6 Pros and Cons of Brainstorming

Brainstorming has become an important part of society. Students are put in groups and told to brainstorm for projects. Employees are separated into teams that brainstorm for sales and marketing strategies, while entrepreneurs hold brainstorming sessions with their staff to come up with ways to grow their business.

Because of these, brainstorming is generally seen as a good thing. However, there are people who believe that this technique isn’t always effective. If you don’t know which side is right, you have to know the pros and cons of brainstorming, which include the following:

List of Pros of Brainstorming

1. It helps you come up with great ideas.
At its basic level, brainstorming is designed to help you gather ideas from classmates, employees, or colleagues — specifically, ideas that you otherwise wouldn’t think of on your own. Opponents of brainstorming state that it promotes criticism and arguments, but proponents argue that these actually stimulate the development of new concepts and solutions.

2. It fosters camaraderie.
Brainstorming creates a way for you and the people around you to interact with each other in a “neutral” ground. You and your colleagues may not hang out after work but, when you brainstorm in the office, you have no choice to work closely together. This, in turn, gives you something to talk about and creates a foundation for a stronger working relationship. Brainstorming may not instantly turn people into BFFs, but it at least paves a way for them to get to know each other better.

3. It promotes creativity.
Brainstorming challenges you to become more creative. By sitting down with your classmates or co-workers, you’re forced to think critically and imaginatively and come up with ideas that make you stand out and be noticed. You can also take the concepts and opinions that other people bring to the table and build on them to come up with great solutions.

List of Cons of Brainstorming

1. It promotes fights and arguments.
As mentioned above, many believe that brainstorming only leads to criticism since people usually judge others’ ideas and statements. This, in turn, creates negative experiences for everyone involved and destroys people’s relationships with their colleagues. Brainstorming can lead to great ideas, but this doesn’t always mean that these ideas come from peaceful discussions.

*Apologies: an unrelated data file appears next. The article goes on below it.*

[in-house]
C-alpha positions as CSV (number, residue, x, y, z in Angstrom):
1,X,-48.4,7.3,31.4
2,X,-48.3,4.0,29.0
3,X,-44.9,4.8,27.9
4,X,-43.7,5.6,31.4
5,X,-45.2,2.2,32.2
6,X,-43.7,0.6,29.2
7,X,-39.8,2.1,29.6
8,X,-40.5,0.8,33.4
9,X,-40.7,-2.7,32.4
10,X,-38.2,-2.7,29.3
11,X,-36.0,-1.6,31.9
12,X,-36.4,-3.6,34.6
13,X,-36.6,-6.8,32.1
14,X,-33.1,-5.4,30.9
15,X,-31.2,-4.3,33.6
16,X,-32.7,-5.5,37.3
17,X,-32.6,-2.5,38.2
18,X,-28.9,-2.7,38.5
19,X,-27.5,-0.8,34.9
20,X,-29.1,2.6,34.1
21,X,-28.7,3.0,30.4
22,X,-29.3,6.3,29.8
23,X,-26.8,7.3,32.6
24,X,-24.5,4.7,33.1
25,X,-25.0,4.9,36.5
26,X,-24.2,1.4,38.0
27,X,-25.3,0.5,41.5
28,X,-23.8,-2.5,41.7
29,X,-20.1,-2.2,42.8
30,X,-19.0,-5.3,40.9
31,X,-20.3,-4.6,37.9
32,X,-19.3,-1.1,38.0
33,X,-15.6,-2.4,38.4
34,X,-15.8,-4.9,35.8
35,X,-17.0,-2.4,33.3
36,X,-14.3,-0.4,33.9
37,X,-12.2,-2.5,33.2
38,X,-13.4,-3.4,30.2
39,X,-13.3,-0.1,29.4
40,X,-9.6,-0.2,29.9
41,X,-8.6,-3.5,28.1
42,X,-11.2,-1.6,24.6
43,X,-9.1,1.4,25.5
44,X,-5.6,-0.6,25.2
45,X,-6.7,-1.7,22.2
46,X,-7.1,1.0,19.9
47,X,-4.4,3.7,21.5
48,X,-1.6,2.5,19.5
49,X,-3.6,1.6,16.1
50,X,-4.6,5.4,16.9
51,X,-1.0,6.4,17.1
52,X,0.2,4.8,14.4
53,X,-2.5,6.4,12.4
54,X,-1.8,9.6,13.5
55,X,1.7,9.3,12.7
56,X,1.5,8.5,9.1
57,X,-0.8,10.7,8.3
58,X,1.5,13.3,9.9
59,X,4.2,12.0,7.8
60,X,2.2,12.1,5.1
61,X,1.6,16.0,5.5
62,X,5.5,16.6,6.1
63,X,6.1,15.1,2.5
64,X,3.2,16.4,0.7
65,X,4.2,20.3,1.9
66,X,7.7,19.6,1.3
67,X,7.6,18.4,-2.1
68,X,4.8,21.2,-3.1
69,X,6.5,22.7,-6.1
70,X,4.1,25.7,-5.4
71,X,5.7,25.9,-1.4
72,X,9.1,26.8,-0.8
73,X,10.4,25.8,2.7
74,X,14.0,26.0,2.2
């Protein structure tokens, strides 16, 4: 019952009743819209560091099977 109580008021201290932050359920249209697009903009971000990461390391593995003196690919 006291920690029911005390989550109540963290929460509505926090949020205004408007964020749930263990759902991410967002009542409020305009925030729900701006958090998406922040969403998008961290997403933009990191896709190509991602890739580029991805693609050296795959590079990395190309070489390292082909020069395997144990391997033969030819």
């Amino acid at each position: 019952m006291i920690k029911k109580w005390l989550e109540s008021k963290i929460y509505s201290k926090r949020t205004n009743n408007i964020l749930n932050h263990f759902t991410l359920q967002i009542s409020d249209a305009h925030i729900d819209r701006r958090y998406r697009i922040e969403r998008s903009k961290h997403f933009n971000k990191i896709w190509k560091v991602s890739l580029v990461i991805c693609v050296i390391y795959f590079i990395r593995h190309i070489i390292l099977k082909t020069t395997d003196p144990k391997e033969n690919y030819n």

2. It’s not always effective.
Brainstorming is dependent on several factors, and it becomes ineffective if one or two of these factors are not present. For instance, if one or more of the brainstorming participants have poor communication skills, they’ll find it hard to express their ideas or listen to what other people have to say. This can then derail the discussions and make it difficult for the group to produce good ideas. Similarly, if brainstorming is done in an organization that has an authoritarian structure, it would basically be useless since everyone just waits for their boss to dictate what they’d talk about.

3. It’s not always the right choice for everybody.
Some people panic at the thought of speaking in front of a group, but they can come up with excellent ideas when in one-on-one meetings. Others, meanwhile, are simply lazy, and they coast through brainstorming sessions by allowing noisier and more proactive colleagues to do the work. For these people, brainstorming isn’t the right choice.

Brainstorming can be effective in some situations, although there are times when it’s not the right technique to use. The key here is to identify when and where you should do a brainstorming session and determine if the people around you will benefit from one.

About the Author
Brandon Miller has a B.A. from the University of Texas at Austin. He is a seasoned writer who has written over one hundred articles, which have been read by over 500,000 people. If you have any comments or concerns about this blog post, then please contact the Green Garage team here.